The Heritage Foundation’s George Kryvenka realized growing up that communism and oppression have real and dire consequences. As a child in Belarus, a former Soviet republic, propaganda from the Soviet and then the Belarusian government led him to believe the United States was the enemy. But his own country’s harsh government and his knowledge of English led him to reconsider. Today he proudly lives in Maryland and works as Heritage’s facilities manager.
Even as a child, Kryvenka recalls the collective dread of the transition years after the fall of communism. Years of chaos were followed by Alexander Lukashenko’s dictatorship, which persists to this day. One incident in particular left a lasting impression. Lukashenko nationalized many private businesses after consolidating his power in 1996. Those who spoke out against the nationalization of their family’s businesses often “disappeared.” The father of one of Kryvenka’s friends favored free enterprise, and one day he never returned from a lunch meeting. It was understood what had happened to his friend’s father, and no one could ask questions for fear that they might disappear too.
This incident, in addition to an early introduction to American literature, made Kryvenka question the media’s anti-American propaganda. Kryvenka started learning English at age six. At nine, he attended an American book exhibition, and realized American books had an entirely different perspective from the books he was told to read in school. His avid reading opened his eyes to Belarus’ tyranny over its people and to the freedoms protected by the United States.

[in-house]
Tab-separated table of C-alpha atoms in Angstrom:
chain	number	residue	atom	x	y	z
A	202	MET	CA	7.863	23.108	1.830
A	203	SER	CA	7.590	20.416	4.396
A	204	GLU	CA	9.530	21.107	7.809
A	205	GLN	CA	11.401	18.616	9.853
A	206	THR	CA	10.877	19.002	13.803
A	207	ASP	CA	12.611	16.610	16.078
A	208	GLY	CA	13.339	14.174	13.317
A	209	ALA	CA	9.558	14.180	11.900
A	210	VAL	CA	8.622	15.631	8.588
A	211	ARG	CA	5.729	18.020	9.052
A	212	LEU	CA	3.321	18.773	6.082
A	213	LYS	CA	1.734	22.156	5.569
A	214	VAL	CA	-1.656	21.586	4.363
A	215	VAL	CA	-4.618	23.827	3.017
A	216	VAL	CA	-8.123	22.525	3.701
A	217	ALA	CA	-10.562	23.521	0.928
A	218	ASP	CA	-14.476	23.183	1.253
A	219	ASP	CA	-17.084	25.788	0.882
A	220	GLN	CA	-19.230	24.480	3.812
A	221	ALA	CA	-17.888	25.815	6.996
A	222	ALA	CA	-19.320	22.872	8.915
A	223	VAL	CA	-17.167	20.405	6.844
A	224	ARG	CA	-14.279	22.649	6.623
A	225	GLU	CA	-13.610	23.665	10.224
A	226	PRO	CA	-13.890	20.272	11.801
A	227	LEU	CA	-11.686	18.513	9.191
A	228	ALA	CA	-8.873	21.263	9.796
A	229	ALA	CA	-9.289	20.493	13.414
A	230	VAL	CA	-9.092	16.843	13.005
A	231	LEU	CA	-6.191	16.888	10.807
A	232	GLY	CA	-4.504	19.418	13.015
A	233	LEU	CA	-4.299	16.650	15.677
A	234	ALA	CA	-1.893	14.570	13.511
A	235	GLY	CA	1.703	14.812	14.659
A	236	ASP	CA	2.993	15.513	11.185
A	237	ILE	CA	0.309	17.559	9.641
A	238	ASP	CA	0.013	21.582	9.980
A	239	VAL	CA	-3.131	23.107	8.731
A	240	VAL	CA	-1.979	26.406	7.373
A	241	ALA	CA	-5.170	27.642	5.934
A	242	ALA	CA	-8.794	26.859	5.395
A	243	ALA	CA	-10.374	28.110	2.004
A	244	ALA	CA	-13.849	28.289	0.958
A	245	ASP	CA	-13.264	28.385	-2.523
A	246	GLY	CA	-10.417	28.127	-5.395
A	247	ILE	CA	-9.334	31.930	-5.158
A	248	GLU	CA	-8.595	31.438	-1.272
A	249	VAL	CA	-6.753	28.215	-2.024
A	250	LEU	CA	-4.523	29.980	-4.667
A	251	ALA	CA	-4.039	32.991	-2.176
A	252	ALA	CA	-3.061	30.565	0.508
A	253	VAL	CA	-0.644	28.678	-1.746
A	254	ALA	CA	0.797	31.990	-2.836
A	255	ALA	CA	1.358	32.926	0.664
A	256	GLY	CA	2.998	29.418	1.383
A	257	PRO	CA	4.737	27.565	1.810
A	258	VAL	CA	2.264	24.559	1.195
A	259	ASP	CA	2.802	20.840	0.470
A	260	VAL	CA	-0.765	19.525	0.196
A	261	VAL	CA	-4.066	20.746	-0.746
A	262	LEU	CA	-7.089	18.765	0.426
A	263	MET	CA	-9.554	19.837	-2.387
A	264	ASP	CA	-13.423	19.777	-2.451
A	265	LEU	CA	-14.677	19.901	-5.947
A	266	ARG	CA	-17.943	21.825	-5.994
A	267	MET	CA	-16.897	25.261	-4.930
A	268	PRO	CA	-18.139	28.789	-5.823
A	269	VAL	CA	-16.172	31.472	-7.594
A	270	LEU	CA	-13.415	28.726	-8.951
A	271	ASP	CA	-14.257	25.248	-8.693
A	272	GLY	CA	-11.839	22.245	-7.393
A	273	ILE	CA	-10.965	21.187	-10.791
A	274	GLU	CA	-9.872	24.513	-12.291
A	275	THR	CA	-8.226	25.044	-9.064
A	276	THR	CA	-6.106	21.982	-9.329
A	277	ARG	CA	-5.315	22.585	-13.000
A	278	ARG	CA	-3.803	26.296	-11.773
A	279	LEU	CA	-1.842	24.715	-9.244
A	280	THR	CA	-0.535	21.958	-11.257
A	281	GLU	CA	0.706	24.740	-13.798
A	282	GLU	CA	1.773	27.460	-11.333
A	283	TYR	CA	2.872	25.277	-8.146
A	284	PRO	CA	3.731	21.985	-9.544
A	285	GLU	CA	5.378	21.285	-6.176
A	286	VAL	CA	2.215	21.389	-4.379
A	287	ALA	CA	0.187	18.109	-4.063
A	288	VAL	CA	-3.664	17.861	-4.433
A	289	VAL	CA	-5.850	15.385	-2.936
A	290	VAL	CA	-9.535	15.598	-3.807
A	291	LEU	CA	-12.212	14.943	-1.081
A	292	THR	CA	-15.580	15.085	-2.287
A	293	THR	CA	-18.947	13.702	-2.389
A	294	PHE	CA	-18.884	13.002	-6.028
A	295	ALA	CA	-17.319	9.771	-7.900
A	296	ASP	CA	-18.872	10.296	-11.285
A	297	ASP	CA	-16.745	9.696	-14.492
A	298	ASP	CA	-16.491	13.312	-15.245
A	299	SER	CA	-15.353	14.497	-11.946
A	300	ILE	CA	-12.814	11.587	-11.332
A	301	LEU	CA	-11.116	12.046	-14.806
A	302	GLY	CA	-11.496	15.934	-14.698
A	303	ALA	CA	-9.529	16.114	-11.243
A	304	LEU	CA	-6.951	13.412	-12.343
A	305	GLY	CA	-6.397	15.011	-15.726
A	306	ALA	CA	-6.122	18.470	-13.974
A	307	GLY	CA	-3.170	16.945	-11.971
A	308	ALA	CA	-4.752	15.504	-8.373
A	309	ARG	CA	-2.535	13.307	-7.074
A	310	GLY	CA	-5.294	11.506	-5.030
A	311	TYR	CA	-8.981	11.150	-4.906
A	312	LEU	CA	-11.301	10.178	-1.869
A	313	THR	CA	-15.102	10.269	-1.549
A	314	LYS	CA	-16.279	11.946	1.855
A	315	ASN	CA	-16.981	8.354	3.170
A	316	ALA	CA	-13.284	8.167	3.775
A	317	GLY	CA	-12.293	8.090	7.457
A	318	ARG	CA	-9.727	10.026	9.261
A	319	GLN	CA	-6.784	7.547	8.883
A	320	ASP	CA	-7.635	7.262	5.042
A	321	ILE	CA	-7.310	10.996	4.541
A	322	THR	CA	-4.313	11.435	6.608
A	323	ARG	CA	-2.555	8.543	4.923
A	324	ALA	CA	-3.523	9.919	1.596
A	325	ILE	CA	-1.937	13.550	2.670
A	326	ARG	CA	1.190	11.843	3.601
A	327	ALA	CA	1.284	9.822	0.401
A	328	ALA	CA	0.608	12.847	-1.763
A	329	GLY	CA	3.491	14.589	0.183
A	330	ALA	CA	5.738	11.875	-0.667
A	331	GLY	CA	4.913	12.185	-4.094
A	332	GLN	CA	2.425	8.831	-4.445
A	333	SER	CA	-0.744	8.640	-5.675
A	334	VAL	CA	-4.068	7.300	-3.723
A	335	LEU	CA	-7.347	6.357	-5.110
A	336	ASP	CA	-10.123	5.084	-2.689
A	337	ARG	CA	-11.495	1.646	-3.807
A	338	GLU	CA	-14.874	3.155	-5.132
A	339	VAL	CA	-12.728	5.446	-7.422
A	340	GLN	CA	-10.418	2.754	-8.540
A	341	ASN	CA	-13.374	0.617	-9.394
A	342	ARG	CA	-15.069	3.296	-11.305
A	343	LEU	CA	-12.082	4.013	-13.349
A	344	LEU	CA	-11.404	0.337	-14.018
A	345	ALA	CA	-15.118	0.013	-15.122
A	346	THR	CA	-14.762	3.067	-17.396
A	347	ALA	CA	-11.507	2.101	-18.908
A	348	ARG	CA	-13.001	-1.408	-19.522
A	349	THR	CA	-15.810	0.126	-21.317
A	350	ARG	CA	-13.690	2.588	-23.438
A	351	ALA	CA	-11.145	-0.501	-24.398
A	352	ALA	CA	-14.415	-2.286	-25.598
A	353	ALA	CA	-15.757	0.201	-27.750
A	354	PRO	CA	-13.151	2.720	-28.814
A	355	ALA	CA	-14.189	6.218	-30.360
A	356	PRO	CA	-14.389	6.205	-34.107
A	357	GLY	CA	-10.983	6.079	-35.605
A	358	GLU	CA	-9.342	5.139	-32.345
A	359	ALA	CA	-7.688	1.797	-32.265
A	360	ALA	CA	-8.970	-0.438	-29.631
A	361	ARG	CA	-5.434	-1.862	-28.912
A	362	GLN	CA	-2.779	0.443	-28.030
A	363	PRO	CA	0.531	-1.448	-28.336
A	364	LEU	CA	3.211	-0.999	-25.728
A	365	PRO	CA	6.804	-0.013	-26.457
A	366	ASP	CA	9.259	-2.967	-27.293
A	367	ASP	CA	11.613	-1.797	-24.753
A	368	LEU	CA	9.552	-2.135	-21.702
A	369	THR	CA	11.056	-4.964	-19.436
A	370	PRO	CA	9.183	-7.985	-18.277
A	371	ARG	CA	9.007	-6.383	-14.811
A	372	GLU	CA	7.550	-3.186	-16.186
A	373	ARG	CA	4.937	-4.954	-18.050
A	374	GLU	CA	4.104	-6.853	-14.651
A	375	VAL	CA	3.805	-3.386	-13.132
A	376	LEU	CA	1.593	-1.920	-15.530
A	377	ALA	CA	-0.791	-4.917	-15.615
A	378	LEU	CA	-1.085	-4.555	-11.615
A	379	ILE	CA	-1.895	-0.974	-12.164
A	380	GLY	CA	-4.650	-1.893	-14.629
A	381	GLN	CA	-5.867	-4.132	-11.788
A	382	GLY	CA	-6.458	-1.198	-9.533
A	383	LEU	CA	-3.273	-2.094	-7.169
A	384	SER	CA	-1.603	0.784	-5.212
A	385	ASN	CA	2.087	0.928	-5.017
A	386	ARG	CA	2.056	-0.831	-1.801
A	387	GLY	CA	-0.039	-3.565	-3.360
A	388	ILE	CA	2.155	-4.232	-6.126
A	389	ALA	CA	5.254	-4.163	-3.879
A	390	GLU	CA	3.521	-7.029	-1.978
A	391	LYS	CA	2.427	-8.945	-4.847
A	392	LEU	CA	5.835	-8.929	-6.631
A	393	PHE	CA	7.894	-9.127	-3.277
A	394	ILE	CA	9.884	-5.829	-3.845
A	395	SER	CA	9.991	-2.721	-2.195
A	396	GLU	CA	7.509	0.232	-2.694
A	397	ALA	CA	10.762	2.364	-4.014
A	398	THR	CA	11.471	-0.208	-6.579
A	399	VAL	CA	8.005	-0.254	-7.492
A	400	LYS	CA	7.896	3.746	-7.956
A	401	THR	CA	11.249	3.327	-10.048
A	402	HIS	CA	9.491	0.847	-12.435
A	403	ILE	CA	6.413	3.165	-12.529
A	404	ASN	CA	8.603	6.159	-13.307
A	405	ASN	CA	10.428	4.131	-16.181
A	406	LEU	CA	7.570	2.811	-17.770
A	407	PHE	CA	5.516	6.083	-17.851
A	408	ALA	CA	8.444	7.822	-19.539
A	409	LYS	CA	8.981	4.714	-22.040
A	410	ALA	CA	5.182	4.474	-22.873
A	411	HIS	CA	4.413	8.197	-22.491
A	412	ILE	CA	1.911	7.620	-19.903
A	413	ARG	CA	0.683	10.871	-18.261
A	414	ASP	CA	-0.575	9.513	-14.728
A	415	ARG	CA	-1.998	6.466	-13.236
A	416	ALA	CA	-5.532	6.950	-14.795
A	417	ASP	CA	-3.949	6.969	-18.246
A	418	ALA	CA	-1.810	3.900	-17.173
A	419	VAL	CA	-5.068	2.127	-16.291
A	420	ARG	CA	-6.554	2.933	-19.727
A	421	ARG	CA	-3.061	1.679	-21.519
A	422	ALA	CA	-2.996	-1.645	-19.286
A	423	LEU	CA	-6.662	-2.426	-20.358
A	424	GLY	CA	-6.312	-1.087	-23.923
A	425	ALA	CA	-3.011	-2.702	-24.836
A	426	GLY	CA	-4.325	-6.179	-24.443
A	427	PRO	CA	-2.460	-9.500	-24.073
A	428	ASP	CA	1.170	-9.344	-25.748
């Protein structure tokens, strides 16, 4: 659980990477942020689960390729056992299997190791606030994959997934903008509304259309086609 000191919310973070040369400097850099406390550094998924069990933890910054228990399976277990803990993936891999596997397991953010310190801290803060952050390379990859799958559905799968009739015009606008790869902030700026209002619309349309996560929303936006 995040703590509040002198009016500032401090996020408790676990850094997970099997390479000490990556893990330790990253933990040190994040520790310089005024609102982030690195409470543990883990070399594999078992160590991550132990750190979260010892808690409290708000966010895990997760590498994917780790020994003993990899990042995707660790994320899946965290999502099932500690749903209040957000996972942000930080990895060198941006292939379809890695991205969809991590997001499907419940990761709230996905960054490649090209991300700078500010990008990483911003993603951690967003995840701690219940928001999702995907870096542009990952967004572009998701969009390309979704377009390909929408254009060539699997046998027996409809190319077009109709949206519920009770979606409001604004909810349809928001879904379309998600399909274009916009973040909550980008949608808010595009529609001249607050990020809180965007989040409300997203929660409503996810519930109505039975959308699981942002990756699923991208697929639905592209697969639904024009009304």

The first time Kryvenka traveled to the U.S., at age 18, he worked at a girls’ summer camp in Minnesota. After that first temporary job he knew he wanted to stay in the States, but he refused to do so illegally and knew he needed a green card. So, after a summer in the States, and two more brief stints working in Illinois and California, he returned to Belarus knowing he had to leave. He did not want his children to grow up in Belarus, and knew he had to immigrate to the U.S. In 2004, he got his green card and moved with his wife to New Jersey, where they had relatives. Leaving his family in Belarus was difficult, but he was comforted by his godfather, who told him, “If you are happy, then your parents will be happy.”
America, he says, is a free country. He deeply values the freedoms that we sometimes take for granted. For instance, the police here are our friends rather than regime enforcers. Americans can and do speak up when they see an injustice, and hard work is rewarded. That’s to say nothing of the basics of American civic life, like elections. In Belarus, any opposition to the incumbent is often eliminated before the election.
Kryvenka reminds us finally of the importance of family and of remembering the lessons from the past. These are too precious to give up.